I’ve learned that the best way to engage my students (and ensure that I save my own voice during my 3-hour classes) is to ask questions deeply controversial and relevant to my students’ lives: the things they might discuss with their friends or parents. For example, in my marketing class, we’ve talked about the booming cell phone industry in Haiti. I helped students realize that THEY are the target market. THEY are the audience, and that freebies now mean customer loyalty later, or so NATCOM hopes.
I adore my English 1 class. It’s in the evening, so I have more professional older students who have careers and come at night to practice. It’s a group that isn’t afraid to be silly, which helps everyone be comfortable. I encourage the class clowns, because they try to tell jokes in English and it loosens everyone up. It’s only about 15 students, and everyone gets my attention at some point in the class.
On the other hand, we had about 80 students wanting to take an English 2 class. One morning, I had 60 students in my class. I ran into the office where Nathan was sitting, and he graciously helped me with class that day, but we decided a class that big wasn’t good for anyone–teachers or students. We now have two English 2 classes at the same time early in the morning, and we might get one later in the day too.
A few of my students really should be in a higher level English course, but they don’t want to be in a class taught by a non-native English teacher. So they stay in my class, which is sweet, but not really helpful for their language growth. A few other students really should be in English 1, but they want to be with their friends. So I try to make them practice a lot.
Shyness is a big deal among students. Most students are comfortable sing-songing answers in unison, but look at me with wide, petrified eyes when I ask them to answer a question on their own. Other students, however, are eager to practice English and will stand up to give a long speech. So I’ve got all kinds of personalities, and every class is a juggling act among them all.
I’m grateful for what teaching is teaching me. I always tell my students that they are my teachers. They are my Creole teachers, and my patience and culture teachers. I think they like that I tell them that, and they enjoy teaching me new Creole phrases in class.
Sometimes I get discouraged when I think people are understanding everything and then I give an in-class writing assignment and tense up, worried about writing in English or not having the “perfect” ideas that I want. I am constantly having to tell them that I’m not looking for one right answer, and that I want to hear their opinions.
I don’t think the French-education system (of memorizing every word the professor says) has cultivated a classroom setting of brainstorming and thinking independently, even though I know my students are creative thinkers with friends and in their lives. So I’m working on bringing more of that free thinking into my classes.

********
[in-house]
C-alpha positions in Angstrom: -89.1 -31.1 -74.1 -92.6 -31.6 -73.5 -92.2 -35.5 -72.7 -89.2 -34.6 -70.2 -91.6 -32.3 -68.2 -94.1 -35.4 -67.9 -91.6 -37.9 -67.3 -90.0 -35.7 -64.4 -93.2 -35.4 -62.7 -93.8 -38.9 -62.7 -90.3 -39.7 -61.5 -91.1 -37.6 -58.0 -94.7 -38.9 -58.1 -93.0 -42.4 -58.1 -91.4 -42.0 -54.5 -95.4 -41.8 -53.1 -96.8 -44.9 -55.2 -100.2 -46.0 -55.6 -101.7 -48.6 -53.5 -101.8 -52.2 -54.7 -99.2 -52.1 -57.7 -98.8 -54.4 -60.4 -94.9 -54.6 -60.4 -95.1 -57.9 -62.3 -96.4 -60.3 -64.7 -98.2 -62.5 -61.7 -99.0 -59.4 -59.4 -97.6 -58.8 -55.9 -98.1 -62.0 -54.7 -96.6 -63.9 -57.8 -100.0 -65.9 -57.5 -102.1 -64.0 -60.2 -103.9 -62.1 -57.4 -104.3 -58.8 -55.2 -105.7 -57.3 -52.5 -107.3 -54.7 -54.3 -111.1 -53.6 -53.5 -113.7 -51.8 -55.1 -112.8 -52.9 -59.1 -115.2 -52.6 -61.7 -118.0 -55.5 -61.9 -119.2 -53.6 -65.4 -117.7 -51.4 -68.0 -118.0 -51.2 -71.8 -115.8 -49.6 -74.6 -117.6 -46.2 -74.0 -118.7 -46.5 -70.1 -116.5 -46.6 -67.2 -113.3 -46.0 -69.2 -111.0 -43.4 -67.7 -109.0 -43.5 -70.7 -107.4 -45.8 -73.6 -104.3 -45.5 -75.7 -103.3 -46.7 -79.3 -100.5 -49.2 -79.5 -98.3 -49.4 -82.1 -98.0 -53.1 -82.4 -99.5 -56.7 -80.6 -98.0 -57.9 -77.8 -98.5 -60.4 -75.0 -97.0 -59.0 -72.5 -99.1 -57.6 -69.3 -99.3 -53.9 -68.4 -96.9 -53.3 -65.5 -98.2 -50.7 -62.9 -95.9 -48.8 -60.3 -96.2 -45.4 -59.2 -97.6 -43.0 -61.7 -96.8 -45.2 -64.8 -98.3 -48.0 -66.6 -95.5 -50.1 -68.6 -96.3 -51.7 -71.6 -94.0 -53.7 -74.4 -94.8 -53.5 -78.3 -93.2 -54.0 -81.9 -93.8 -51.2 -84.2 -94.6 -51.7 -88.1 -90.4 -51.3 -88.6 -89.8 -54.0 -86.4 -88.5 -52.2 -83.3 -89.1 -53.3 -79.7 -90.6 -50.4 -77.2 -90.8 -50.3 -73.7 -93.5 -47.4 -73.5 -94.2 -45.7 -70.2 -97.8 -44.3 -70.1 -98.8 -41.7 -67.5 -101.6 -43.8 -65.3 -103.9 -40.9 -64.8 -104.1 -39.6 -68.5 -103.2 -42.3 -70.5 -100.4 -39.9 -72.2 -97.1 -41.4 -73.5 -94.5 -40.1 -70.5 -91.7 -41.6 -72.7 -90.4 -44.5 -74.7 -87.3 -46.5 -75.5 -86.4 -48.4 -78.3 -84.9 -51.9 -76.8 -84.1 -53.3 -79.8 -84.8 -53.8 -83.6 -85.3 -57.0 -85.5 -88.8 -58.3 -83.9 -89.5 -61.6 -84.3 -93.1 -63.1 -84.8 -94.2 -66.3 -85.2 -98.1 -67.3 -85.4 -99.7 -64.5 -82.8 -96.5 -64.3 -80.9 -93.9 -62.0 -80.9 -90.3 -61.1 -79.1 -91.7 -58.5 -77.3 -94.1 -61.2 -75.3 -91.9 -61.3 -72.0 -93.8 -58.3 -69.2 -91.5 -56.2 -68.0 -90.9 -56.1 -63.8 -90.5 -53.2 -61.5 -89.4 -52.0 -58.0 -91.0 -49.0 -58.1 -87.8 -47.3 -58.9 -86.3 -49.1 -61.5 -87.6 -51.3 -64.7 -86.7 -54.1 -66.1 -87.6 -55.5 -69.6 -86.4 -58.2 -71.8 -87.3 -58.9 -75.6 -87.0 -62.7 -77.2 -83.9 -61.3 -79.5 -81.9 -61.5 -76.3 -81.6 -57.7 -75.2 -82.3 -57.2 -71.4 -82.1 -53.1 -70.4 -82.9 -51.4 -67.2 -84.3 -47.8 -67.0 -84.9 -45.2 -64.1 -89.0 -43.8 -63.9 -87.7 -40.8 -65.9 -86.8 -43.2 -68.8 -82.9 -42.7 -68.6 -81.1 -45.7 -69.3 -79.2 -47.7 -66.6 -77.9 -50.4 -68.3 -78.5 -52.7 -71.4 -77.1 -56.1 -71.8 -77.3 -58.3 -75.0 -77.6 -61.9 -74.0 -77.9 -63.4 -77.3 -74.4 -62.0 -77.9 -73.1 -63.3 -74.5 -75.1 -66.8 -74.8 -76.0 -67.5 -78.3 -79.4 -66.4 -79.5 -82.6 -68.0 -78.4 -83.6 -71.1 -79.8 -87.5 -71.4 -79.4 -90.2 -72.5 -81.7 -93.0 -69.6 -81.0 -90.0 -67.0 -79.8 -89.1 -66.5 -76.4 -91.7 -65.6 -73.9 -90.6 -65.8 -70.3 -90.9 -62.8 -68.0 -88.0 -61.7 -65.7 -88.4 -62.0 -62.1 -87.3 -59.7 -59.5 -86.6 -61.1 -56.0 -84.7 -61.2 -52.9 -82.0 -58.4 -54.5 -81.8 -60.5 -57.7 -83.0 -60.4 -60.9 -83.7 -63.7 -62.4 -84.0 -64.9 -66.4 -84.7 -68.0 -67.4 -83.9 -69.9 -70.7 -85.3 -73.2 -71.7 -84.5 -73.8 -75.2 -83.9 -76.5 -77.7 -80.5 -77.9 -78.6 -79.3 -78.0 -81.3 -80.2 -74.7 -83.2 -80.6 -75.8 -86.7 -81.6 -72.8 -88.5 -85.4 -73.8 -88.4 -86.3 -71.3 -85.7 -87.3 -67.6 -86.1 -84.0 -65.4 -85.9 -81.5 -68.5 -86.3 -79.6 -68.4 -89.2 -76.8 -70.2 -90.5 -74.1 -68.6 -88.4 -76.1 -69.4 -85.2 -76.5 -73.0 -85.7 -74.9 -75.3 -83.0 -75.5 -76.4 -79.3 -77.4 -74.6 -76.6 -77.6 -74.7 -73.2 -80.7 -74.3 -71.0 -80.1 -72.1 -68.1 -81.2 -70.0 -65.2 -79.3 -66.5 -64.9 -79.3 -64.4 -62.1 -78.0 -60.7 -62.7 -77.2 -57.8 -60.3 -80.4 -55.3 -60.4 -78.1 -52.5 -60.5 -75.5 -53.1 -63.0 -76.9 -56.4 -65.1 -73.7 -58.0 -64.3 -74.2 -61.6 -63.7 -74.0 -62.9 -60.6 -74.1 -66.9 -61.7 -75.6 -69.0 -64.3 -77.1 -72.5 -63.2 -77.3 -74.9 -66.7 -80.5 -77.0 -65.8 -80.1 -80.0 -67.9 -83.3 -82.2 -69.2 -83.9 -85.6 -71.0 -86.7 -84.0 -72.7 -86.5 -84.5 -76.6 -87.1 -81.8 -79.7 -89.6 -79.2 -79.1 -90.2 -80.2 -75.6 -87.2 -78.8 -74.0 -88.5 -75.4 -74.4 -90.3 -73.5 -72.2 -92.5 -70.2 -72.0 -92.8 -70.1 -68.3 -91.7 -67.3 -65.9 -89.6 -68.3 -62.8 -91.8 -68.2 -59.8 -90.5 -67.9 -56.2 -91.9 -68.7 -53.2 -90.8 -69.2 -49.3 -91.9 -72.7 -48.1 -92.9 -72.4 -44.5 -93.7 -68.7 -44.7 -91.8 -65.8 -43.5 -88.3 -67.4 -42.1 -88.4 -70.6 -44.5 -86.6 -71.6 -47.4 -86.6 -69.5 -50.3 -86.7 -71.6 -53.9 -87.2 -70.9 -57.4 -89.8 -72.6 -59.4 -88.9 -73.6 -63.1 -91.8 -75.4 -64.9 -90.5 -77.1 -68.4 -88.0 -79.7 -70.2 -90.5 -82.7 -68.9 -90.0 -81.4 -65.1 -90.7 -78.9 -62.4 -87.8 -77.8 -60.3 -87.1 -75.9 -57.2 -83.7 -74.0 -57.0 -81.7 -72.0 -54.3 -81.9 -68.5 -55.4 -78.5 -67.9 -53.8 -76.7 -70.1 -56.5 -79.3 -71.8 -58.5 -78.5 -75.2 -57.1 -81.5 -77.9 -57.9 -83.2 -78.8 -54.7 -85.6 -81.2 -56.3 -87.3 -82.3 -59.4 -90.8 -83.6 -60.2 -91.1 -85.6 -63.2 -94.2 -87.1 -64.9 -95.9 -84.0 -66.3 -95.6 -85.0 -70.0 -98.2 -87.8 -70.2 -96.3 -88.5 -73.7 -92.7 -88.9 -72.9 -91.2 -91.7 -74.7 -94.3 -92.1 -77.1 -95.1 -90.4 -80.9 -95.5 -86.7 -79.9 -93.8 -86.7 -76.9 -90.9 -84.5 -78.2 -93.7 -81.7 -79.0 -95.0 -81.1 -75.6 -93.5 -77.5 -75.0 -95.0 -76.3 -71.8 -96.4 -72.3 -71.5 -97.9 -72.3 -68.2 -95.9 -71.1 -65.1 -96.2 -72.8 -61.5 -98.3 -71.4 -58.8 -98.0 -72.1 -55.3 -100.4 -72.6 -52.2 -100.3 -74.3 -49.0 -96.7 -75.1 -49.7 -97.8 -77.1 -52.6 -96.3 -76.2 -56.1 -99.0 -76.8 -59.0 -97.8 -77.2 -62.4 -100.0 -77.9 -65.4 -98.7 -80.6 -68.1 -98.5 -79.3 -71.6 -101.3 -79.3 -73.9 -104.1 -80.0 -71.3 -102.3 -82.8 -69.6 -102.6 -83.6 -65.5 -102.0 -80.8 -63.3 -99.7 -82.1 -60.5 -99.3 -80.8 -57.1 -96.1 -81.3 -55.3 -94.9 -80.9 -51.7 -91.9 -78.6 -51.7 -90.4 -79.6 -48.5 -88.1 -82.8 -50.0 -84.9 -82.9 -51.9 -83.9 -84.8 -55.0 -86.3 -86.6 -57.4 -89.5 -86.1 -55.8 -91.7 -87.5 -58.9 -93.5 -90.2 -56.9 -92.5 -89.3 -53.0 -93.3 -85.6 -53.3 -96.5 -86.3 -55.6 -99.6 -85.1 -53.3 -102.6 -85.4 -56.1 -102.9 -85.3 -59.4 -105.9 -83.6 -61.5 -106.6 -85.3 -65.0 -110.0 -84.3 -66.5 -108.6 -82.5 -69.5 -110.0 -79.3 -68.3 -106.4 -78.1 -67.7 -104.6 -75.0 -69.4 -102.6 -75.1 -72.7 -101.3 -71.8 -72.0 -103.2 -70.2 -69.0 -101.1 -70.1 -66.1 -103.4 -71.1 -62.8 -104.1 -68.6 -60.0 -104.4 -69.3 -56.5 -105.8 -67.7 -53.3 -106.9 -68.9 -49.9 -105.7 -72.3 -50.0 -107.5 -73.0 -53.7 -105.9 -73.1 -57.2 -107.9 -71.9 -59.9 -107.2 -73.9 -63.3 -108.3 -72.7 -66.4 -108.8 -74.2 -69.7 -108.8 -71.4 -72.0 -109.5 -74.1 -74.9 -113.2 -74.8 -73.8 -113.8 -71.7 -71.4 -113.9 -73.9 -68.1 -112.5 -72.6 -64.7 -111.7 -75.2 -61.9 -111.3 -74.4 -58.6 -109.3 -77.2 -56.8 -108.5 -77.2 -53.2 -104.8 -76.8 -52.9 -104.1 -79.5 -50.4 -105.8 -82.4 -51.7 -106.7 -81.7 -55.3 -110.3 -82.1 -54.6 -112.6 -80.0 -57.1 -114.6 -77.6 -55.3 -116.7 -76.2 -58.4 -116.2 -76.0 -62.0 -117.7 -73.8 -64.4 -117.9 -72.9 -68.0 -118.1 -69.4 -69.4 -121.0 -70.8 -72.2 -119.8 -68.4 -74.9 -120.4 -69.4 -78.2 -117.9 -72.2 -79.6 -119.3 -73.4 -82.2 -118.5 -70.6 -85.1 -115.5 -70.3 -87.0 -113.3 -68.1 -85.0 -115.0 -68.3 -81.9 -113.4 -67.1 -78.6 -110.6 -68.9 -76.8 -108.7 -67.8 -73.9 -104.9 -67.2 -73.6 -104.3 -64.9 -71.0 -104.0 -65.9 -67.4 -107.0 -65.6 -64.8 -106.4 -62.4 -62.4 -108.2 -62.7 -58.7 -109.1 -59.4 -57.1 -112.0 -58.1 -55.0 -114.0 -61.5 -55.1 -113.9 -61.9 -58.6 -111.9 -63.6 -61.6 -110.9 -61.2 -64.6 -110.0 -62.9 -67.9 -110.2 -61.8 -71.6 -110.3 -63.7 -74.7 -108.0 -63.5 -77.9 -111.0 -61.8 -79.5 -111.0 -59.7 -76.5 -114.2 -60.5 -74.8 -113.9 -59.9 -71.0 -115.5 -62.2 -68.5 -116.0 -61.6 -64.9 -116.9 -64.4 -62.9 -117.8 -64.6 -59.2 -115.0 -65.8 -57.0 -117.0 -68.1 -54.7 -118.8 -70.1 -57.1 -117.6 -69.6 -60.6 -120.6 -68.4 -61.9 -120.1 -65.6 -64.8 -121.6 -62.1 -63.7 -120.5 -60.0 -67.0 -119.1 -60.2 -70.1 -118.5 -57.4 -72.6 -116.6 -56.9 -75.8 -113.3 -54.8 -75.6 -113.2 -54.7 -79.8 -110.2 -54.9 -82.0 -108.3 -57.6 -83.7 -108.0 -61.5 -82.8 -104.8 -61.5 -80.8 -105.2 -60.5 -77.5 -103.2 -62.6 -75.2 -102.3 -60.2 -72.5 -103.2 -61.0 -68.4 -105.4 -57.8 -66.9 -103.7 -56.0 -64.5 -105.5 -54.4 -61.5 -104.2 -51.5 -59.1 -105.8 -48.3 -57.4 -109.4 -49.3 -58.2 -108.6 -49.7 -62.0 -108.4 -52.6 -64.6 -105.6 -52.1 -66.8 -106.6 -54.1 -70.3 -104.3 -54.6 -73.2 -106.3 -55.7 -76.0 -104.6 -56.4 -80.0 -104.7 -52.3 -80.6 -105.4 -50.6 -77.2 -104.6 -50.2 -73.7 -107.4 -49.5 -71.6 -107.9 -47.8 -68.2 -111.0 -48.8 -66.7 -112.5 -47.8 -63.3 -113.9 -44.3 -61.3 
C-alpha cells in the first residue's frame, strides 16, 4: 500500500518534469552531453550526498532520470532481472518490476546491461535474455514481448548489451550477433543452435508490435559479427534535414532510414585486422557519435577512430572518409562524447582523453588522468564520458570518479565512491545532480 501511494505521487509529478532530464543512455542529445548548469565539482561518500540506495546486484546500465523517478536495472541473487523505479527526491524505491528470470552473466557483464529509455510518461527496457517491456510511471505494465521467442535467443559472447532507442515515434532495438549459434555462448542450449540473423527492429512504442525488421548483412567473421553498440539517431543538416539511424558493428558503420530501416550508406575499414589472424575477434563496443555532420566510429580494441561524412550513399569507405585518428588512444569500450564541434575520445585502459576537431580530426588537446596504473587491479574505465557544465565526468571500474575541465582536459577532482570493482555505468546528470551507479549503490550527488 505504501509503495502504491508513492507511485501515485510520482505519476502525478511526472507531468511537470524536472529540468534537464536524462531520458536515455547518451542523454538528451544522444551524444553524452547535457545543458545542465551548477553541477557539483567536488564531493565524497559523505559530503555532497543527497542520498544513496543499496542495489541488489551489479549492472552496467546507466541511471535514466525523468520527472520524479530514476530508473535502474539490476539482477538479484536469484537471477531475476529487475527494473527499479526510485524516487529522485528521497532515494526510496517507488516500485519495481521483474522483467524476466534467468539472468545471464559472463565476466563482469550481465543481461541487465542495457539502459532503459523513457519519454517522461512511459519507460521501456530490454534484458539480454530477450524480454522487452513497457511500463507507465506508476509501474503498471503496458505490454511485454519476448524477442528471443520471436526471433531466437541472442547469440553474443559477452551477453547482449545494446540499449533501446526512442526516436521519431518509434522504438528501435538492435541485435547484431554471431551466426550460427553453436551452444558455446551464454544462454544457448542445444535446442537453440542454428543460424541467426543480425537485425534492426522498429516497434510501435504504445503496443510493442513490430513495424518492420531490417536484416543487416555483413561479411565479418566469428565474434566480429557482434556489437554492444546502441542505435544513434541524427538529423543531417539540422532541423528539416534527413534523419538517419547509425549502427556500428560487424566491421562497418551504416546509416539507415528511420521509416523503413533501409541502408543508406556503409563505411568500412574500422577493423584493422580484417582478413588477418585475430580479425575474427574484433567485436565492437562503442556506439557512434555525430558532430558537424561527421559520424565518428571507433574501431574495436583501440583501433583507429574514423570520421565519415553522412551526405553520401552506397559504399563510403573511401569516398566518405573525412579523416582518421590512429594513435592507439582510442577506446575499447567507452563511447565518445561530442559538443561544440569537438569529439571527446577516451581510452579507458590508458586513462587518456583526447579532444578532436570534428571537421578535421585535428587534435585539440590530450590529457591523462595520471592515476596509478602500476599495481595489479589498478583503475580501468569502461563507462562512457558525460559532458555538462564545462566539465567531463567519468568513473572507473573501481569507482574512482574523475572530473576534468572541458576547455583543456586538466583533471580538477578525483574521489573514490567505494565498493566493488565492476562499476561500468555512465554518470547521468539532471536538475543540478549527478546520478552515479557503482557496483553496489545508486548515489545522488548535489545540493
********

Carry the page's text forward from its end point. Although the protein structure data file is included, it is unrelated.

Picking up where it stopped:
The question I asked at the end of my NGO class this week: “Write as many ideas as you can on this questions: “What can I do to keep NGOs accountable? What can I promise myself I will do?” We had spent much of the class discussing how NGOs had struggled (and made many mistakes) after the earthquake, and I wanted to turn the focus to what Haitians themselves could do to learn about and engage with NGOs.
Ideas on those questions?
Thanks to Jerry, a visiting lecturer from California, who helped me plan the class.
Zinnias at the entrance to BTI
8 p.m. Monday: English 1
At the end of class, I ask students to write down five new words they learned and two questions. Among my favorite questions:
“Do you like to dance?”
“Do you have an umbrella?”
“Do you like some duck?”
“Where do you come from, Jack?”
“What kind of person are you Teacher?”
Sheesh. These are soul-searching questions for me.
A few of my students sitting outside. The girl in the middle has a funky, awesome sense of style. If she walked around Bloomington, students would want her clothes.
8 a.m. Tuesday: English 2
I also have these students (a bit more advanced) write me words and questions.
Some students took this opportunity to write me notes, which is fun. It’s more important to me that they’re practicing and are comfortable making mistakes than that they write or speak with perfect grammar.
“First of all, I wanna ask you how I can say this word in French. Strawberry. In your private life, I wanna know if you are married or no? I like your ways to teach!”
I love this. I love the use of “wanna.” It’s quite perceptive of the ways Americans speak.
Something I know about myself: I care more about communication than grammar/spelling/rules. I think this comes from my coursework in Linguistics in college. In English classes (and in my journalism work) I learned there are rules we are supposed to employ in language.
But rules of grammar are for writing, not necessarily for being understood. We don’t really need our prepositions at the end of sentences. We don’t really need to get “who” and “whom” correct all the time. We can be understood without sounding like an English professor.